Preparation of stigmasteryl esters
Stigmasterol—ST (≥ 95%), oleic acid—OA (≥ 99%), and linoleic acid—LA (≥ 99%) standards were purchased from Sigma-Aldrich (St. Louis, MO, USA). ST-OA and ST-LA were obtained by chemical esterification based on the Neises and Steglich method42 according to the protocol described by Kasprzak et al.25. ST (500 mg) dissolved in dichloromethane (30 mL) was placed in a three-necked flask. The air in the flask was replaced with argon. The catalyst: N,N′-Dicyclohexylcarbodiimide (500 mg) and 4-Dimethylaminopyridine (15 mg), and fatty acid (OA or LA) (600 mg) were then added to the flask. Esterification was performed at room temperature for 24 h in the dark. The reaction mixture was transferred to a separatory funnel and extracted in triplicate with distilled water (10 mL), with lower layers collecting. The fractions collected were concentrated under a vacuum at 30 °C, and the residue was dissolved in hexane (20 mL). The esterification mixture was purified on a silica gel column (45 × 2.5 cm). The ester fraction was eluted with hexane:ethyl acetate (9:1) mixture (450 mL). TLC was used to check the ester fraction purity.
ST, ST-OA, and ST-LA (50 mg each) were placed separately in glass vials and heated at 180 °C for 8 h under an oxygen atmosphere. After thermo-oxidative treatment, the tested compounds were stored at − 20 °C until chemical and biological analyses. The non-heated and heated ST and its esters were analyzed to detect degradation products and oxyderivatives. Analytical methods were described in the article published previously25. Table S1 presents the composition of thermo-oxidative degradation products of ST, ST-OA, and ST-LA.
Compounds preparation for cytotoxicity and genotoxicity experiments
ST, ST-LA, and ST-OA were dissolved in acetone and then diluted in this solvent to obtain the concentrated stock solutions of the analyzed compounds at each dose tested. Each concentration was prepared by 200-fold diluting the appropriate stock solution in a culture medium.
The normal human diploid CCD 841 CoN cell line (ATCC® CRL-1790™) isolated from colon mucosa was obtained from American Type Culture Collection (ATCC, Manassas, VA, USA). Cells were cultured in Dulbecco’s Modified Eagle’s Medium (DMEM, Sigma-Aldrich) supplemented with fetal bovine serum (FBS; Gibco BRL, Grand Island, NY, USA) to a final concentration of 10% and maintained at 37 °C in a humidified atmosphere with 5% CO2.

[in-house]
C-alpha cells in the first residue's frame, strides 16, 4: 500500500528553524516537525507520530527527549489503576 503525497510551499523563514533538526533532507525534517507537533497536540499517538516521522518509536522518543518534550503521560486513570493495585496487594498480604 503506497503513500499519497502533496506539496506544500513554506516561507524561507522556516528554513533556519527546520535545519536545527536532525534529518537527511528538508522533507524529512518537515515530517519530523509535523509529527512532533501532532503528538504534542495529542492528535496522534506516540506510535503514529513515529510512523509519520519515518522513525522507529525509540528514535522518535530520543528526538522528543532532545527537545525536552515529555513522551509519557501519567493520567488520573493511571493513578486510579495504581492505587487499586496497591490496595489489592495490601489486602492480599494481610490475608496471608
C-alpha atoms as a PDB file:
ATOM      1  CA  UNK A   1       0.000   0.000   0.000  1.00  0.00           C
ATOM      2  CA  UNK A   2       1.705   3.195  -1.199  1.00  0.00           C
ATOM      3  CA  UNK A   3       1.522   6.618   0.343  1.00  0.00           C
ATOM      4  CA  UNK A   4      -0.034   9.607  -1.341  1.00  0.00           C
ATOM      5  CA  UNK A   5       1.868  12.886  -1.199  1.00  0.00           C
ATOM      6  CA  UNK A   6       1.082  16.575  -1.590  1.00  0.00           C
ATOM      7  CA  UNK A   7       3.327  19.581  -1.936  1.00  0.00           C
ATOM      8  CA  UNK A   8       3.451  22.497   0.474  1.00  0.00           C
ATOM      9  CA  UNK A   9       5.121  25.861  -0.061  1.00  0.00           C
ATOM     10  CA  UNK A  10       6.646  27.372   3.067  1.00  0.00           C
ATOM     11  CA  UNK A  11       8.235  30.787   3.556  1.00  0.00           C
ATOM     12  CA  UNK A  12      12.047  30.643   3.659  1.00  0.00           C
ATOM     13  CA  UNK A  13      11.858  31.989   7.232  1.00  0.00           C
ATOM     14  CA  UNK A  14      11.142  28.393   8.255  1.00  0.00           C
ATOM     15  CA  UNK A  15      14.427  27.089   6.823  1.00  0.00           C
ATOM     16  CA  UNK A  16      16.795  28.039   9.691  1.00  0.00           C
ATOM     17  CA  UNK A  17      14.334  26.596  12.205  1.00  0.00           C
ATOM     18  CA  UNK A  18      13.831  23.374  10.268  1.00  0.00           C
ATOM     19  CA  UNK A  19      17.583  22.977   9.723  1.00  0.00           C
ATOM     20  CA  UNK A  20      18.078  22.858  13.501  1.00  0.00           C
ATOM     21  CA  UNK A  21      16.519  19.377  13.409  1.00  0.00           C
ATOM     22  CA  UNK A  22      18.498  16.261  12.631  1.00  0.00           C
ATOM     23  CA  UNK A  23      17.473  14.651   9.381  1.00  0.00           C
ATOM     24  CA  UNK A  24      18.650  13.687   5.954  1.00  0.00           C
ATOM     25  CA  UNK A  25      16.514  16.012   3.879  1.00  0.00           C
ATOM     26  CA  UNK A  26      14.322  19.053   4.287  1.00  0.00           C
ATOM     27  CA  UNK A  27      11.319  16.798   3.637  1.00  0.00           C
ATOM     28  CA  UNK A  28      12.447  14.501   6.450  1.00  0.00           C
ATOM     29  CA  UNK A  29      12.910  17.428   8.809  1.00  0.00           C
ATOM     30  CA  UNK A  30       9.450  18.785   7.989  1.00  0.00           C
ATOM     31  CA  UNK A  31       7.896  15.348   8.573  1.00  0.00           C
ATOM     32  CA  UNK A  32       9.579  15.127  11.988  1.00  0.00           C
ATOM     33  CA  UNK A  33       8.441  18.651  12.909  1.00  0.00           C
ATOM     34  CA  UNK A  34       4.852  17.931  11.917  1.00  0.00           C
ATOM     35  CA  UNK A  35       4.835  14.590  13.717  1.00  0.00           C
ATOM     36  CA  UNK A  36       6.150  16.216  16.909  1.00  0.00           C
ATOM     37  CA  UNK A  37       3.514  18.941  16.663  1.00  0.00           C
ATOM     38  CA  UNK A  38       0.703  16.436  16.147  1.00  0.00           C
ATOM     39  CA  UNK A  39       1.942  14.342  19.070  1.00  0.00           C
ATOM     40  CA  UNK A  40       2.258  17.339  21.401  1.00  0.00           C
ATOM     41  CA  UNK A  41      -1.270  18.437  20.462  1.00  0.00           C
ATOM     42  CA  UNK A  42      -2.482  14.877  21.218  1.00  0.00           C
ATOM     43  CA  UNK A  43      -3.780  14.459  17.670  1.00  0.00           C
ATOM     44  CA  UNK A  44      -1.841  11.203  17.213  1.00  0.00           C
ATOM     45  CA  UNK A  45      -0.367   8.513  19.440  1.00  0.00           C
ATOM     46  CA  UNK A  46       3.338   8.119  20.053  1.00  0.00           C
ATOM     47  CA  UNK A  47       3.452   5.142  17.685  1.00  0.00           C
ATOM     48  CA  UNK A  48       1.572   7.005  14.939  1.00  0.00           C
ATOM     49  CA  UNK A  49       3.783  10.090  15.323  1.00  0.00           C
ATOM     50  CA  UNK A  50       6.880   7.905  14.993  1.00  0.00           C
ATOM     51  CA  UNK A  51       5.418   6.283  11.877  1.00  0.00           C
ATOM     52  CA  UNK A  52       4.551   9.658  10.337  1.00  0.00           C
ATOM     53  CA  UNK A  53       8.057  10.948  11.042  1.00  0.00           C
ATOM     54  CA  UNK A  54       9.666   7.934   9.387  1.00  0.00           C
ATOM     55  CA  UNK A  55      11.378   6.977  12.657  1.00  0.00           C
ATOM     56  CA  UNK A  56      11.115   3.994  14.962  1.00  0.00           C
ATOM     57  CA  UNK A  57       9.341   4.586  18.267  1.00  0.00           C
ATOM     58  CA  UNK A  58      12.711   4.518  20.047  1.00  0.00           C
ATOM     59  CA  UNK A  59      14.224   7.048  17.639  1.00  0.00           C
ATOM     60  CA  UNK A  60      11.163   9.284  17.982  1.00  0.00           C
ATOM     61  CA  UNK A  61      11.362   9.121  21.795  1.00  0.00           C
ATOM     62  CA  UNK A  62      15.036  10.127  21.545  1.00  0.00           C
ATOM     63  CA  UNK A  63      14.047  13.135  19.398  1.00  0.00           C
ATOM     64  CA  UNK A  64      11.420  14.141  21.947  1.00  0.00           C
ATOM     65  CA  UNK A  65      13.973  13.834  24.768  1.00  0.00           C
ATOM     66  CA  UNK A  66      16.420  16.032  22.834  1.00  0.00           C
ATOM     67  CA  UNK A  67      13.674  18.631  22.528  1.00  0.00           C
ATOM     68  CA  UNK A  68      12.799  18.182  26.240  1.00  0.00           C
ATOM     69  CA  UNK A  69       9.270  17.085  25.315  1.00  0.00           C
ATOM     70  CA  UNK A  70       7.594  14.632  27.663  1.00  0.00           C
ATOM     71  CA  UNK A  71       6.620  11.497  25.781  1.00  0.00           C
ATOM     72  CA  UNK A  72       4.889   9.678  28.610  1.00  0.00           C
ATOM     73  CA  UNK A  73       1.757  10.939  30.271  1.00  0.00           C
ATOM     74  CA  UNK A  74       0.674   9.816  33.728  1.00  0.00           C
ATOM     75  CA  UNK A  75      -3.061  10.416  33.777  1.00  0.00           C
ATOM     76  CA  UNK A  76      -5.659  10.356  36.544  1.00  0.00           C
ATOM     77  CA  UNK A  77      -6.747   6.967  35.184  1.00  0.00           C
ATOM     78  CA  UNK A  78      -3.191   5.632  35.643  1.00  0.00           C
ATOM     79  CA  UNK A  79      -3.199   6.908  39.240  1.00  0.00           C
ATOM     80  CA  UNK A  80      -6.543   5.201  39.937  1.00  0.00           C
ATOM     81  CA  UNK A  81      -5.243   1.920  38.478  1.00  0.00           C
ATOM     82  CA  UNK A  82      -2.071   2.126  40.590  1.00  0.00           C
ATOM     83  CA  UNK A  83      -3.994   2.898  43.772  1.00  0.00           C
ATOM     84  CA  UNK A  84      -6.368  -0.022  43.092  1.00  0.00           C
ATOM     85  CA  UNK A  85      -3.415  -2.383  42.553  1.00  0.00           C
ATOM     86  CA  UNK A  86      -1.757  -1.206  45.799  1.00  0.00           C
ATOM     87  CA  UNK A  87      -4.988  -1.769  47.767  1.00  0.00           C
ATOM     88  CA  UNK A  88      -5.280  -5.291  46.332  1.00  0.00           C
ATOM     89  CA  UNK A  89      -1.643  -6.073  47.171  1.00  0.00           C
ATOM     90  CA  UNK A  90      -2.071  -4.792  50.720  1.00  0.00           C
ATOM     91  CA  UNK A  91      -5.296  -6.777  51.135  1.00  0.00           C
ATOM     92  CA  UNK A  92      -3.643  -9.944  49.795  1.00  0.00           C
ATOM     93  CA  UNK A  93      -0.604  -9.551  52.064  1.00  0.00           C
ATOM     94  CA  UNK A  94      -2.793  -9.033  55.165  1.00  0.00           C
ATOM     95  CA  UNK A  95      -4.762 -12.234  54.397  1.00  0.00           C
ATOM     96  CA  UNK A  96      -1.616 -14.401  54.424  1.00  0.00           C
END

In the cytotoxicity experiments, CCD 841 CoN cells were seeded in 96-well plates at an initial density of 2.0 × 104 cells/cm2 and incubated for 24 h. Then, the cells were exposed to the non-heated and heated ST, ST-OA, and ST-LA at concentrations of 1.25, 2.5, 5, 10, 20, and 40 μg/mL for 48 h under standard culture conditions. Control culture contained the vehicle at the amount corresponding to the sample analyzed.
The Multitox-Fluor Multiplex Cytotoxicity Assay (Promega GmbH, Mannheim, Germany) was applied to determine the relative number of live and dead cells in the CCD 841 CoN cell cultures treated with the analyzed compounds. The assay determined live- and dead-cell protease activities using two fluorogenic peptide substrates, cell-permeant (glycyl-phenylalanyl-amino fluorocoumarin; GF-AFC) and cell-impermeant (bis-alanyl-alanyl-phenylalanyl-rhodamine 110; bis-AAF-R110). After treatment, the cells were incubated with GF-AFC and bis-AAF-R110 substrates for 60 min at 37 °C. The live- and dead-cell proteases produced AFC and R110 products, measured using a Tecan M200 Infinite microplate reader (Tecan Group Ltd., Männedorf, Switzerland) at different excitation (400 nm and 485 nm) and emission (505 nm and 520 nm) spectra. The assay was conducted according to the manufacturer’s instructions.
Measurement of DNA synthesis
CCD 841 CoN cells were grown in black 96-well plates at an initial cell density of 2 × 104 cells/cm2 for 24 h under standard culture conditions. The cells were treated with ST (2.5, 5, 10, 20, and 40 μg/mL) and its esters ST-OA and ST-LA (10, 20, and 40 μg/mL) for 48 h. DNA synthesis was measured by incorporating thymidine analog 5-bromo-2′-deoxyuridine (BrdU) into newly synthesized DNA using the Cell Proliferation ELISA kit according to the protocol recommended by the manufacturer (Roche Diagnostics GmbH, Mannheim, Germany). Briefly, BrdU was added to the treated cells 24 h before the end of the exposure to the ST, ST-OA, and ST-LA (final BrdU concentration of 10 μM). After treatment, BrdU-labeled DNA was denatured (30 min, 20 °C). Then, BrdU was bonded with a peroxidase-conjugated anti-BrdU antibody (90 min, 20 °C) and reacted with the peroxidase substrate. The absorbance measurement was done with a stop solution (1 M H2SO4) at 450 nm with reference wavelength 690 nm using a Tecan M200 Infinite microplate reader.
Cell cycle analysis
CCD 841 CoN cells were grown in 6-well plates at an initial cell density of 2 × 104 cells/cm2 for 24 h under standard culture conditions. The cells were treated for 24 h with the analyzed compounds at a concentration of 40 μg/mL; the high dose was applied because of the relatively low cytotoxic potential of ST-OA and ST-LA as determined in cytotoxicity studies. In addition, the cells were exposed to 0.05 μM camptothecin (Sigma-Aldrich) as a positive reference compound known to modulate cell cycle progression.
After treatment, the cells were harvested by trypsinization, washed in PBS, and fixed in 70% ethanol. Then, the cells were stained with 50 μg/mL propidium iodide in the presence of 100 μg/mL RNase (Sigma-Aldrich). The sample preparation method and staining protocol were described previously43. The cycle phase distribution was analyzed with an Amnis™ FlowSight™ flow cytometer (Luminex Corporation, TX, USA).
Caspase 3/7 activity assay